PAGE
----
May 26, 2011
Wilson Valdez was not the first position player on the Phillies to pitch in a game. The most recent was Tomas Perez, who did it in 2002. But it’s been a while since a position player got a W. 66 years, in fact, and the circumstances were quite different though the opponent was the same.
Jimmie Foxx was one of the greatest power hitters in baseball history, hitting his 500th by the time he was 32 years old. The first baseman was called up by the Philadelphia Athletics in 1925 and spent 11 years in Philly before being shipped to Boston. By the early 1940s, he was well past his prime, and probably would have been out of baseball if not for the fact that most of the remaining ballplayers not at war were scrubs (He didn’t go to war because of a sinus problem). And so he kicked around a few years longer, and in 1945 the Phillies decided to honor their longstanding tradition of hiring Hall of Famers once they were well past their primes. The Phils were mired in yet another last place finish (Between 1919 and 1947 they were last or next to last 24 times), and would finish 52 games out of first. On August 19th, the Phils faced off against the Reds in a double header. Manger Ben Chapman realized he didn’t have any fresh arms to pitch the 2nd game. The following is from a Boston Globe article in 1980 via Seamheads:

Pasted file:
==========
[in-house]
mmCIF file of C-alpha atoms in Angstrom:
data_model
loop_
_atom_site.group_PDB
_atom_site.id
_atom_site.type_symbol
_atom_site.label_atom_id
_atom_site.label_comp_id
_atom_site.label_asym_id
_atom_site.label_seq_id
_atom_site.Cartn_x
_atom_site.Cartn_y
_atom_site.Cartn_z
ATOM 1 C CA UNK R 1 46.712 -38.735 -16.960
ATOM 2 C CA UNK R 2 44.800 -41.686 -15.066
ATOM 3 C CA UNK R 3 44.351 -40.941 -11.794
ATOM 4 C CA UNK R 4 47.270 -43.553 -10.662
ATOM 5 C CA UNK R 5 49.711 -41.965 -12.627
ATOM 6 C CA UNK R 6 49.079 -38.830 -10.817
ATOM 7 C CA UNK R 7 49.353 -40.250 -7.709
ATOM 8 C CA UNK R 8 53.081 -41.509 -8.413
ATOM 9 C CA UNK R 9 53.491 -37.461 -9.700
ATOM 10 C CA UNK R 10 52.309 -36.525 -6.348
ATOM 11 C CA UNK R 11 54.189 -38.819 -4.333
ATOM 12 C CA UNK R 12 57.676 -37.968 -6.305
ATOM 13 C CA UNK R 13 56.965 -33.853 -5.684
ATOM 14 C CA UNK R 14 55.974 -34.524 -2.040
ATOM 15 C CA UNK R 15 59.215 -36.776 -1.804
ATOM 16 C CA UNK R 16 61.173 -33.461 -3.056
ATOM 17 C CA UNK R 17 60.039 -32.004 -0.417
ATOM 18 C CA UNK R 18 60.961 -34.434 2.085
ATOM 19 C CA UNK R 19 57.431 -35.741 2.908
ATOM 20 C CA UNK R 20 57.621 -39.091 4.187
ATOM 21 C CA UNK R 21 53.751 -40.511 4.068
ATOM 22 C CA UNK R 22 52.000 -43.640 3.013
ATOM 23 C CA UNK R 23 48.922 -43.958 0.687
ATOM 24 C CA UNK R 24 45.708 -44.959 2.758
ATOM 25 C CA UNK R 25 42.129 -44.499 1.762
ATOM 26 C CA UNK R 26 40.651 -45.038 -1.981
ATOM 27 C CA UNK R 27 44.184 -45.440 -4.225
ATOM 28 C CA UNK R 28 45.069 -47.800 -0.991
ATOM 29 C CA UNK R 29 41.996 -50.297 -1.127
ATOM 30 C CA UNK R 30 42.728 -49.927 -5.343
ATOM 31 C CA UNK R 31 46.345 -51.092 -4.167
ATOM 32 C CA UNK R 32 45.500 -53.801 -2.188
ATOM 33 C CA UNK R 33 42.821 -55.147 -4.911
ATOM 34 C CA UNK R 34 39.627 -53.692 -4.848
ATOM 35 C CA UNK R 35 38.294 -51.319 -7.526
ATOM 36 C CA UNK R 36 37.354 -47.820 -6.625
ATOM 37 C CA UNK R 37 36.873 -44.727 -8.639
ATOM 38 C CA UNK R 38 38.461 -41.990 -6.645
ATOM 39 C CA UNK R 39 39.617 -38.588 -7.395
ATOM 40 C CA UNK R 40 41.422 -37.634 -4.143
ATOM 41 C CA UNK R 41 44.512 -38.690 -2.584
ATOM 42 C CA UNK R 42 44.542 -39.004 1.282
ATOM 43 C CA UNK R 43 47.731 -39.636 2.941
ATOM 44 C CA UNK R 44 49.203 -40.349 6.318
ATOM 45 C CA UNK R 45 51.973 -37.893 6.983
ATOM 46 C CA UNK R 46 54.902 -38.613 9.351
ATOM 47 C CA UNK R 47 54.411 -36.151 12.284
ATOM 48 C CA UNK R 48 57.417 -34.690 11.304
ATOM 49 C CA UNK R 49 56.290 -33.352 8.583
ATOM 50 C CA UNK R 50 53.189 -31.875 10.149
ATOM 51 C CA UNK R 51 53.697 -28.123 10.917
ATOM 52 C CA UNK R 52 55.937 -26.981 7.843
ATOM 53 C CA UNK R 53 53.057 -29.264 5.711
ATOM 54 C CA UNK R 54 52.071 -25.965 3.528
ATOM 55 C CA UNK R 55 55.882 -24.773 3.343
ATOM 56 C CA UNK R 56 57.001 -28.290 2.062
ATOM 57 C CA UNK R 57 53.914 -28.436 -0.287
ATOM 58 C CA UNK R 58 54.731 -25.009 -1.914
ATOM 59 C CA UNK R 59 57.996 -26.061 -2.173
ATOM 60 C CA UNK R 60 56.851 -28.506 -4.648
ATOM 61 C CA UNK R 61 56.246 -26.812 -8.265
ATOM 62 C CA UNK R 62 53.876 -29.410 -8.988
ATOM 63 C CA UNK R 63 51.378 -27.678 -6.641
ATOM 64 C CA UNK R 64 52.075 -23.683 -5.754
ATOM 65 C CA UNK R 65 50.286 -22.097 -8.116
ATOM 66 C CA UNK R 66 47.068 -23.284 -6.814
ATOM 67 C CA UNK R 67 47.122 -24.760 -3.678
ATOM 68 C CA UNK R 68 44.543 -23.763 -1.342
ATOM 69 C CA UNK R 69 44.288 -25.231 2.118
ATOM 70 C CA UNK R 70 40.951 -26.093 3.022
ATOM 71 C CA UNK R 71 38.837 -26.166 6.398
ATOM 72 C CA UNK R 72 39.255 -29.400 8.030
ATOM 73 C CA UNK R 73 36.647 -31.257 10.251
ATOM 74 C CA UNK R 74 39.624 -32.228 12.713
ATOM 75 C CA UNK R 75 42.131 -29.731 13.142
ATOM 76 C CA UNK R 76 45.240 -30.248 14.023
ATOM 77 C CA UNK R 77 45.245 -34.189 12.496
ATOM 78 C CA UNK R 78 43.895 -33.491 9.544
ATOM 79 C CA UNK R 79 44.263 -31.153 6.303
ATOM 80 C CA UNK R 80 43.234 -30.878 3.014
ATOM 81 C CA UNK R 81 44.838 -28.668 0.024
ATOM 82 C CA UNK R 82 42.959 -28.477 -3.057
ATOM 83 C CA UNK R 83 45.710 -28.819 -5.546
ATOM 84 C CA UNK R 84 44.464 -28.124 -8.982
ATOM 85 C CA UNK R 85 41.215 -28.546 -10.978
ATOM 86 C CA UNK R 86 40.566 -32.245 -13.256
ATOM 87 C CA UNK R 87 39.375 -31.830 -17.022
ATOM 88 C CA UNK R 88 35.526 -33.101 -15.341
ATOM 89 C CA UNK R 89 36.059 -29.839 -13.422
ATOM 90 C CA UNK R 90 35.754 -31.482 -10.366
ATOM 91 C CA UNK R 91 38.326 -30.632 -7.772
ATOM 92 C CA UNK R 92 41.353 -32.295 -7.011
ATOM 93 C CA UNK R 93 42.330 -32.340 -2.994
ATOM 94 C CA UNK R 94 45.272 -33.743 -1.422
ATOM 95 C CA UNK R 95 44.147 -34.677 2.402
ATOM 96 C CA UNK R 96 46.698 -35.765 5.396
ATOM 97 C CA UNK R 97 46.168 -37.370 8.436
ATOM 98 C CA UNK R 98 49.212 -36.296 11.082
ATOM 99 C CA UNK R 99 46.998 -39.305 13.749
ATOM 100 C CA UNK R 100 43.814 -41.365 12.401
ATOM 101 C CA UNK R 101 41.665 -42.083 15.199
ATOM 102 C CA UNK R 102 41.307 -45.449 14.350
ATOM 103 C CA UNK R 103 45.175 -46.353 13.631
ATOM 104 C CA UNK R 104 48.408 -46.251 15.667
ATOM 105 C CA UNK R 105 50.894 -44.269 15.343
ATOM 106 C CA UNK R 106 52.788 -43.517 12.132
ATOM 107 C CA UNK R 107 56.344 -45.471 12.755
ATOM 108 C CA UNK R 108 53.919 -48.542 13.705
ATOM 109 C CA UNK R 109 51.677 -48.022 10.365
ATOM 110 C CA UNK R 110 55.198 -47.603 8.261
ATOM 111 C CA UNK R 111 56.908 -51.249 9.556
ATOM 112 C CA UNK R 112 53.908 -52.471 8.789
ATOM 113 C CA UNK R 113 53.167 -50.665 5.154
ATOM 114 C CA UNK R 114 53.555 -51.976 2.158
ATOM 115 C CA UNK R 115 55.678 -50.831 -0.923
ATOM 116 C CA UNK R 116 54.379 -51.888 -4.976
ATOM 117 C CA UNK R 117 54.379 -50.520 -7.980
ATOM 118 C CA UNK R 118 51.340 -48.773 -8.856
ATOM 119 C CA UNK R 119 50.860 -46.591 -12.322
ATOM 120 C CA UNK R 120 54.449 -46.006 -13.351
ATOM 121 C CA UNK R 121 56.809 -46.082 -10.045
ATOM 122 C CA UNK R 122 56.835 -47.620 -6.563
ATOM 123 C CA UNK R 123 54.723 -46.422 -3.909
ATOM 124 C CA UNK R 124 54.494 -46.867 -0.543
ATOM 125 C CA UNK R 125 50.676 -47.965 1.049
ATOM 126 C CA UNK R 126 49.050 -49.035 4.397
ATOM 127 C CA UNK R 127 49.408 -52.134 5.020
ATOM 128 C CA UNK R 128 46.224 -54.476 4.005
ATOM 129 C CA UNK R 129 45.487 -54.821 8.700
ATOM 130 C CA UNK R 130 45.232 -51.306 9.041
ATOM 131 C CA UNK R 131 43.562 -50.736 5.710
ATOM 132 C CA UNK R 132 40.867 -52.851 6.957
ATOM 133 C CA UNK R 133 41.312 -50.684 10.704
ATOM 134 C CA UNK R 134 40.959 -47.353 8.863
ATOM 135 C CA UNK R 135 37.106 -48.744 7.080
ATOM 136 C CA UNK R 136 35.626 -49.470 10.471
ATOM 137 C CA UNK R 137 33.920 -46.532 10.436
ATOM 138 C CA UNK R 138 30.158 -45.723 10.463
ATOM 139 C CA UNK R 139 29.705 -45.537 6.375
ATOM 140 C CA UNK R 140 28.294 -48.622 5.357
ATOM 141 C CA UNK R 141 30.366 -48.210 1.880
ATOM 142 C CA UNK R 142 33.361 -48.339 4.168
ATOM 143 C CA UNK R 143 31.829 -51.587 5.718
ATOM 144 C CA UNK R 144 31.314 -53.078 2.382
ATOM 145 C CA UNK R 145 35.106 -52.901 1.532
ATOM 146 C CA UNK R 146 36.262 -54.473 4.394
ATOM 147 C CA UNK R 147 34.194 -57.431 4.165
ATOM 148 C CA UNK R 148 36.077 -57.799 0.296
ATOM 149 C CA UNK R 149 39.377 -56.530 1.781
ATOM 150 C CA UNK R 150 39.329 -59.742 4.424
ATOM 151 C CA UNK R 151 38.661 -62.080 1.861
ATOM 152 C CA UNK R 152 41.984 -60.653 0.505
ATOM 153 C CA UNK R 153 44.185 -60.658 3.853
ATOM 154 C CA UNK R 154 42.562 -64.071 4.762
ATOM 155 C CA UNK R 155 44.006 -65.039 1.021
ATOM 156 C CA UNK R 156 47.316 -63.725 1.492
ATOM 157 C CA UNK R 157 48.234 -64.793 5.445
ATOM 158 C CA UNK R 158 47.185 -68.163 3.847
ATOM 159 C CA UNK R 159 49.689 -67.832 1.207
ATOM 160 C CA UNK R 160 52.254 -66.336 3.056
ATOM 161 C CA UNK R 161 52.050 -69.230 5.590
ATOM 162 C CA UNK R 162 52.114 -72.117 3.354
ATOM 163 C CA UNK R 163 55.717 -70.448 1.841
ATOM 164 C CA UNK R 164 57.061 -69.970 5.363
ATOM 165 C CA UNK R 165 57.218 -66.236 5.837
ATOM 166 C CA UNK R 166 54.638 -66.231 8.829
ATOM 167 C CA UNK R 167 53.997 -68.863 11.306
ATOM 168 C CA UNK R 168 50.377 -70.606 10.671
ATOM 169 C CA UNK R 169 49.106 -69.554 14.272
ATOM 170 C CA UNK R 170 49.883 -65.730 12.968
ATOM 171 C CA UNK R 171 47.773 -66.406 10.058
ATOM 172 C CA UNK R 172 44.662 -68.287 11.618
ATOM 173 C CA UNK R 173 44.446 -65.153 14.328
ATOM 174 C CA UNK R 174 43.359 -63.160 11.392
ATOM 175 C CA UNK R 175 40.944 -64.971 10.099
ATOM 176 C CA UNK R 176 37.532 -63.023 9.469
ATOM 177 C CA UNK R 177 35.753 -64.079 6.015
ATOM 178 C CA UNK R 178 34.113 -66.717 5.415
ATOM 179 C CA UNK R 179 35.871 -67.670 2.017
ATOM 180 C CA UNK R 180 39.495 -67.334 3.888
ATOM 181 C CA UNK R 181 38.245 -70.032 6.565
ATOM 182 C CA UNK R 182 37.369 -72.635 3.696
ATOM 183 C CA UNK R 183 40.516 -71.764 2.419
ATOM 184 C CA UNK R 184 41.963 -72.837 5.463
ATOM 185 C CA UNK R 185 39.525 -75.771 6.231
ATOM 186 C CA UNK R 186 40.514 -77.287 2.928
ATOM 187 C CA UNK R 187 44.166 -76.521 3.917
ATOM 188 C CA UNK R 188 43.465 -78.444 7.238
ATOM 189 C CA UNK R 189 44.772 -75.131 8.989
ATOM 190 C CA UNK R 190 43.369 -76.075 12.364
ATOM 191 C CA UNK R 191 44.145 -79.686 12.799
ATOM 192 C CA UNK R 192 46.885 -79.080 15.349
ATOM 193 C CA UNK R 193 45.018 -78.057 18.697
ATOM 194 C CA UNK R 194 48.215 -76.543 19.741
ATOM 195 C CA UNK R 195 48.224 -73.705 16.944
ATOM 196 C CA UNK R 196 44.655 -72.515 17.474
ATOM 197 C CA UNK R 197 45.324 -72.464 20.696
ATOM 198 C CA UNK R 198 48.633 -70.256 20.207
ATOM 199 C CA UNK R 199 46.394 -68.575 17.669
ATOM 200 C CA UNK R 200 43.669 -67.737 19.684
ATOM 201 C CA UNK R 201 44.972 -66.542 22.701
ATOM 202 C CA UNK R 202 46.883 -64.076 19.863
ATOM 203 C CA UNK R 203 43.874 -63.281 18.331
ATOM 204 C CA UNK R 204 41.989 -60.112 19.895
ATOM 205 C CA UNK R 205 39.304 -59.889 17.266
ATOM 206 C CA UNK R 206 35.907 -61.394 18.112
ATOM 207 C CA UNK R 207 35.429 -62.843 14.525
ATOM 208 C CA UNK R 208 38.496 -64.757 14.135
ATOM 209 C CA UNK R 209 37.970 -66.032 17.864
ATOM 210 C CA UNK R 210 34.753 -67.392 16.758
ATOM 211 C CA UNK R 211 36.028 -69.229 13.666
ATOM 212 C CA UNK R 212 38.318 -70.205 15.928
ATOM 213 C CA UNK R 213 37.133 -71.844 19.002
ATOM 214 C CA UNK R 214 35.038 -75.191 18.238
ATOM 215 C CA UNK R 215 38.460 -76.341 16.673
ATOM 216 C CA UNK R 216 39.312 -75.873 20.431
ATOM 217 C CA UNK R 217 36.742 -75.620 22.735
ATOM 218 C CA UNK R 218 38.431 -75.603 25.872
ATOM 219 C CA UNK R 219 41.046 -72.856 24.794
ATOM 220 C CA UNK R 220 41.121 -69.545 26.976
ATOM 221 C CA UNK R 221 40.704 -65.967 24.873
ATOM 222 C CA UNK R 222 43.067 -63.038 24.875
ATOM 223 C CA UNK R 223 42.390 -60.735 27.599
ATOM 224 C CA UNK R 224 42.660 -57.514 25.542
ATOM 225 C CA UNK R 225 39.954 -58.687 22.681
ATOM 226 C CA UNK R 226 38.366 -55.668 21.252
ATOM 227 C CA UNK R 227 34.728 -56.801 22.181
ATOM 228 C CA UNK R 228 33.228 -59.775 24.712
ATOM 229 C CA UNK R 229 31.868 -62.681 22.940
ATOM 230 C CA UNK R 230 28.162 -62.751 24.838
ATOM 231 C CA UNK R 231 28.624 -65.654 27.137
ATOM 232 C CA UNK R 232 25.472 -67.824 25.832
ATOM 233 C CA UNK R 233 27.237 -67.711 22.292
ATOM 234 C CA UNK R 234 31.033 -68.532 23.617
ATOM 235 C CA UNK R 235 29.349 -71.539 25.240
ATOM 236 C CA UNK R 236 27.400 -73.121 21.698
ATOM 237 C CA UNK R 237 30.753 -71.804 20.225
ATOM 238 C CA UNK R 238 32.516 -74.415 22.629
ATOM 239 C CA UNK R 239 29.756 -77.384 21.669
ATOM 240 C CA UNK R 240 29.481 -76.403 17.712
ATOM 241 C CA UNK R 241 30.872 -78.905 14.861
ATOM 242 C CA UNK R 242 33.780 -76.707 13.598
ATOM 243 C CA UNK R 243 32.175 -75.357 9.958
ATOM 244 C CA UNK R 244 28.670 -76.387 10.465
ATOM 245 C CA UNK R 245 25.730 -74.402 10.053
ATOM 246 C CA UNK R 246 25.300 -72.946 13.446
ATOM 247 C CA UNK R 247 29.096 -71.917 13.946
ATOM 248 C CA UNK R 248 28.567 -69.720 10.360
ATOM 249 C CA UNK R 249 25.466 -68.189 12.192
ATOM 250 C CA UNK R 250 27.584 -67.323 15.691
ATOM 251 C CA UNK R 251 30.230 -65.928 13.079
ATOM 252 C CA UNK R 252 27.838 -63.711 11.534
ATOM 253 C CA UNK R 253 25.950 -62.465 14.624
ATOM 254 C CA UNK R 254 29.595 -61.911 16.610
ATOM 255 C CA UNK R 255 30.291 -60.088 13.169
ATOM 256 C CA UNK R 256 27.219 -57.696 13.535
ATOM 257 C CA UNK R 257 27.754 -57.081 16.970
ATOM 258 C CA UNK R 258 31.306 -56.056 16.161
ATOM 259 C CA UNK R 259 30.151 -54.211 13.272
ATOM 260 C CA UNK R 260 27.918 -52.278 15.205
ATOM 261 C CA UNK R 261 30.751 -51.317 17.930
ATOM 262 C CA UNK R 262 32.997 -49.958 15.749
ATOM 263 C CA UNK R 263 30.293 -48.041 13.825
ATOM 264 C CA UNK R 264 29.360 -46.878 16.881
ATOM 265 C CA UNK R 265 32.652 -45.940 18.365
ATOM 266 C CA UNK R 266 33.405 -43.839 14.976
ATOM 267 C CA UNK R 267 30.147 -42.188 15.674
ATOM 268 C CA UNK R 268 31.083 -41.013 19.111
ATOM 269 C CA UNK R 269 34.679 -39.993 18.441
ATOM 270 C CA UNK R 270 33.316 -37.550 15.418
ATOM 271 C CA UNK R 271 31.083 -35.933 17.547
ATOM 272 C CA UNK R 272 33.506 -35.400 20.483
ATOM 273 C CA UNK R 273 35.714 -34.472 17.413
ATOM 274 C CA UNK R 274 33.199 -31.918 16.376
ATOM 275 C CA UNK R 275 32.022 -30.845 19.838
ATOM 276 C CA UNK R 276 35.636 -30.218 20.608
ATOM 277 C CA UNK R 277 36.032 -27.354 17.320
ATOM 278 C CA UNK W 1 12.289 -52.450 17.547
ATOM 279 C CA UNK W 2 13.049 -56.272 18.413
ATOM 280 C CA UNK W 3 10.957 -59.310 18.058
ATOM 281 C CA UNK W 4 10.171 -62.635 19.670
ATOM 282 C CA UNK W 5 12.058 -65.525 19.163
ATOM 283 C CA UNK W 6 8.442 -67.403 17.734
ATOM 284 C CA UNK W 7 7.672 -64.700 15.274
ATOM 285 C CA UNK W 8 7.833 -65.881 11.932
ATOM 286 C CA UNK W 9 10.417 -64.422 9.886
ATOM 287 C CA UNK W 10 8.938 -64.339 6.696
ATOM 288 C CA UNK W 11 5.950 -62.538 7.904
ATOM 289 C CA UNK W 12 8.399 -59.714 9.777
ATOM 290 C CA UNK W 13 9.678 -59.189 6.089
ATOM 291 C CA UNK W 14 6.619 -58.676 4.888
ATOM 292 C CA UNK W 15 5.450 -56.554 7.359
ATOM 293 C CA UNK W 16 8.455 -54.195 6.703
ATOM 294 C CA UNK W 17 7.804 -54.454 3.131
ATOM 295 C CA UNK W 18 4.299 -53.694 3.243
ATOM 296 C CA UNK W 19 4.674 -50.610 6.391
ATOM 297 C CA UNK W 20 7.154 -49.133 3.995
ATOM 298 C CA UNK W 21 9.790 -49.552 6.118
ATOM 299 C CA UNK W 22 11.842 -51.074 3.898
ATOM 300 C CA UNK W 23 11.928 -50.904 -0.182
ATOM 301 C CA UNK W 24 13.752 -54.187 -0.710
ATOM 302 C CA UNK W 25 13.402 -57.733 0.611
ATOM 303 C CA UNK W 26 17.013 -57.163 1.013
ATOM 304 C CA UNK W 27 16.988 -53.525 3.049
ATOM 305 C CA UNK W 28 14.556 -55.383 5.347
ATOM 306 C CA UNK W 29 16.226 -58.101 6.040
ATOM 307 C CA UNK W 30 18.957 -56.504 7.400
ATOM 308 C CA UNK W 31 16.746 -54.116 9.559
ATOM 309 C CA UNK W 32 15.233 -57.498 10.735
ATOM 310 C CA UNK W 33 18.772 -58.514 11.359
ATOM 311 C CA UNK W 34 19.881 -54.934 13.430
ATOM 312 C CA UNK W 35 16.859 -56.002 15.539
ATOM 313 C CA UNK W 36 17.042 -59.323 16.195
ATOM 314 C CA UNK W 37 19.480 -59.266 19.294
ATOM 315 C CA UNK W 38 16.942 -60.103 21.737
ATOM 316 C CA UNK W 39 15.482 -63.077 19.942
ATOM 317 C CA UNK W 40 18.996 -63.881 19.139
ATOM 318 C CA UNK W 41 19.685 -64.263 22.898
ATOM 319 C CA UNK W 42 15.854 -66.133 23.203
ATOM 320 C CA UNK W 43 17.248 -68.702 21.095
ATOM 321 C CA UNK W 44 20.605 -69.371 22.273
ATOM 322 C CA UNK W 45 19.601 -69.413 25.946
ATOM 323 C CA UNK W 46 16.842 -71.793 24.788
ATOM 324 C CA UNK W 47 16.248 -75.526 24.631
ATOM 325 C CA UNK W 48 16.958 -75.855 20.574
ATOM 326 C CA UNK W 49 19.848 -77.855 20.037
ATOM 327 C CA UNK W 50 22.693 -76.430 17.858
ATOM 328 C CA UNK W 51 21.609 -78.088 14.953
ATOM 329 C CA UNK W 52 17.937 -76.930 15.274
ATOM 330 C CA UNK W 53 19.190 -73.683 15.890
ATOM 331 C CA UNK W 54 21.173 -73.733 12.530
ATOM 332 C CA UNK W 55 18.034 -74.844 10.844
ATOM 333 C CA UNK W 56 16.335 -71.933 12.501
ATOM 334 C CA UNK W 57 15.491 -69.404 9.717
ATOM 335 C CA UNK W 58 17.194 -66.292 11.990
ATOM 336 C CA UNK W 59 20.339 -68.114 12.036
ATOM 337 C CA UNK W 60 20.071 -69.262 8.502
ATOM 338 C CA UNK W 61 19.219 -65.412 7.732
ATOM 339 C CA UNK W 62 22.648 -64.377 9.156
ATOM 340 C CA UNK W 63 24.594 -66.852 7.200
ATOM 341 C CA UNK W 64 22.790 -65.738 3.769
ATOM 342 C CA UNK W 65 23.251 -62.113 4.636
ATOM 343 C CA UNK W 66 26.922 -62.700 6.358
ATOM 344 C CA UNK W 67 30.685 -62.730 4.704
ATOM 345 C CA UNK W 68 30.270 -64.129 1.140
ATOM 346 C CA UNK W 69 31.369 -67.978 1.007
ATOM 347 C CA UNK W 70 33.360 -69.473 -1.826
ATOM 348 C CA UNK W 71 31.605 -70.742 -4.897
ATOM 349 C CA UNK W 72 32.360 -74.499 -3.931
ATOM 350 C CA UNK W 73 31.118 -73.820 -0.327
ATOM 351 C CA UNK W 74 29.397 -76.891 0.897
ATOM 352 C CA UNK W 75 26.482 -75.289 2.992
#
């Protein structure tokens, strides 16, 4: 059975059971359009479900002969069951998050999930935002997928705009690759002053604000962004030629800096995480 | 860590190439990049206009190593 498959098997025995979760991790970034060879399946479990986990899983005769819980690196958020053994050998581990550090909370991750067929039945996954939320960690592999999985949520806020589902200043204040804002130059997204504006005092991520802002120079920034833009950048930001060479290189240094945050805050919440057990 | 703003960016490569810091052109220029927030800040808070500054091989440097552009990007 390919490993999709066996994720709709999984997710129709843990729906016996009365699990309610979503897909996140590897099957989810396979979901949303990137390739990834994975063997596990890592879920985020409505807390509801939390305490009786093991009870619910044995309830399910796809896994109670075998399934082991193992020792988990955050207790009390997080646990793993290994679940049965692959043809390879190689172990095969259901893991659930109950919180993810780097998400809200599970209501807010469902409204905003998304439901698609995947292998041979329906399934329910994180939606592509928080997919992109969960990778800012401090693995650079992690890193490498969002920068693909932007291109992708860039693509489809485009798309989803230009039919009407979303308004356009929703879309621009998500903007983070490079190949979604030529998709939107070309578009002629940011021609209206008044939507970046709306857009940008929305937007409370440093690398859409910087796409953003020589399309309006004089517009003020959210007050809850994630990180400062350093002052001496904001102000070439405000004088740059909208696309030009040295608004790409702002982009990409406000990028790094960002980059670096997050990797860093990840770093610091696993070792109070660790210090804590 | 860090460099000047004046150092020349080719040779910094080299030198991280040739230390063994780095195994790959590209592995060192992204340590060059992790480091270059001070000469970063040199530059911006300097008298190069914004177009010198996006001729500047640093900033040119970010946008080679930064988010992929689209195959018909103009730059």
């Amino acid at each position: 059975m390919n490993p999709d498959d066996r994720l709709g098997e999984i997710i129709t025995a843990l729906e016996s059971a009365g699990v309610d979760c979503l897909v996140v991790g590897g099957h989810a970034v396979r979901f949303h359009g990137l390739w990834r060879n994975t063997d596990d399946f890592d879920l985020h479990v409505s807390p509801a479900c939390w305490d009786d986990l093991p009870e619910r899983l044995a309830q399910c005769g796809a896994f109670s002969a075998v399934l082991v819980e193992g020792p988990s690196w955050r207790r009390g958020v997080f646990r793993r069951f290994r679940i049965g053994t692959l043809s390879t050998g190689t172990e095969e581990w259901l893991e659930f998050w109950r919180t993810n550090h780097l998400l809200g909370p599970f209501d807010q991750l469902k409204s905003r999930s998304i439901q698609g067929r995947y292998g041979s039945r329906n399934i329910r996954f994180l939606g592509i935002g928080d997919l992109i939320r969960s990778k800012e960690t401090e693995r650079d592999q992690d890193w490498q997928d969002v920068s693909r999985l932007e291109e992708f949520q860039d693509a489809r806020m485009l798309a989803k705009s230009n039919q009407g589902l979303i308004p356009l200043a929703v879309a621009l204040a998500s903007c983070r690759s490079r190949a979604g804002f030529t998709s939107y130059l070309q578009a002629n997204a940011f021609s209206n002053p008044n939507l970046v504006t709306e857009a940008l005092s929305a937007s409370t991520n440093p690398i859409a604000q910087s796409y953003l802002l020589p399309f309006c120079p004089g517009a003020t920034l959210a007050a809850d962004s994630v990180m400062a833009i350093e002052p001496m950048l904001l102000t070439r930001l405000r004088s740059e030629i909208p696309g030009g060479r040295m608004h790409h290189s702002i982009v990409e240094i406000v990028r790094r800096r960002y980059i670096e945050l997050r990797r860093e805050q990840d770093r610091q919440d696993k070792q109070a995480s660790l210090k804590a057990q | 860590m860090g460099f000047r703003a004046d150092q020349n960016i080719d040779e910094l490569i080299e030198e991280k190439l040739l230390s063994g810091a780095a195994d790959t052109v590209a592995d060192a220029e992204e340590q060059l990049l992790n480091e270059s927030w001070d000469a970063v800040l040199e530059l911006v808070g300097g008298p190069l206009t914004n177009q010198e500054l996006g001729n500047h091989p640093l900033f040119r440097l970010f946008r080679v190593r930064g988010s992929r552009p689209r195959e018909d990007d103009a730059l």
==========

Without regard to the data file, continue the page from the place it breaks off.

In 1945, when he was 37, Foxx had slipped badly and was hanging on by his fingertips with the Phillies. One day, Ben Chapman, Phils’ manager, came to Jimmie.
Chapman told Foxx, “We’re desperate. Would you mind getting yourself into shape to pitch? We don’t have anyone who can get the ball over the plate.”
Foxx’s answer, according to Arthur Daley’s book, Kings of the Home Run: “I couldn’t go nine innings under any conditions, I’m not even sure I could get anyone out.”
And Chapman’s response: “Just hang in there as long as you can. If by some miracle, you could last five innings, that’s all I’ll ask. I’ll take you right out.”
Foxx did better than that against the Cincinnati Reds: at the end of five innings, he had a no-hitter. So of course Chapman left him in the game.
But, Daley wrote that “in the sixth, Jimmie’s arm was as dead as a dinosaur, and he felt just as heavy. The Reds nicked him for a hit and that was it. He [Chapman] yanked Foxx while he was still a winning pitcher and brought in a reliever to preserve the victory.
In fact, that’s not quite true. Foxx stayed into the 7th, and gave up 4 hits before being yanked with two outs in the 7th (Interestingly, the losing pitcher for the Reds that day was named Howie Fox). Andy Karl came in to get the save.
You folks who watched that game last night, don’t ever forget it. If precedent holds, we won’t see another one until 2067. Here’s the box score to the Jimmie Foxx game.
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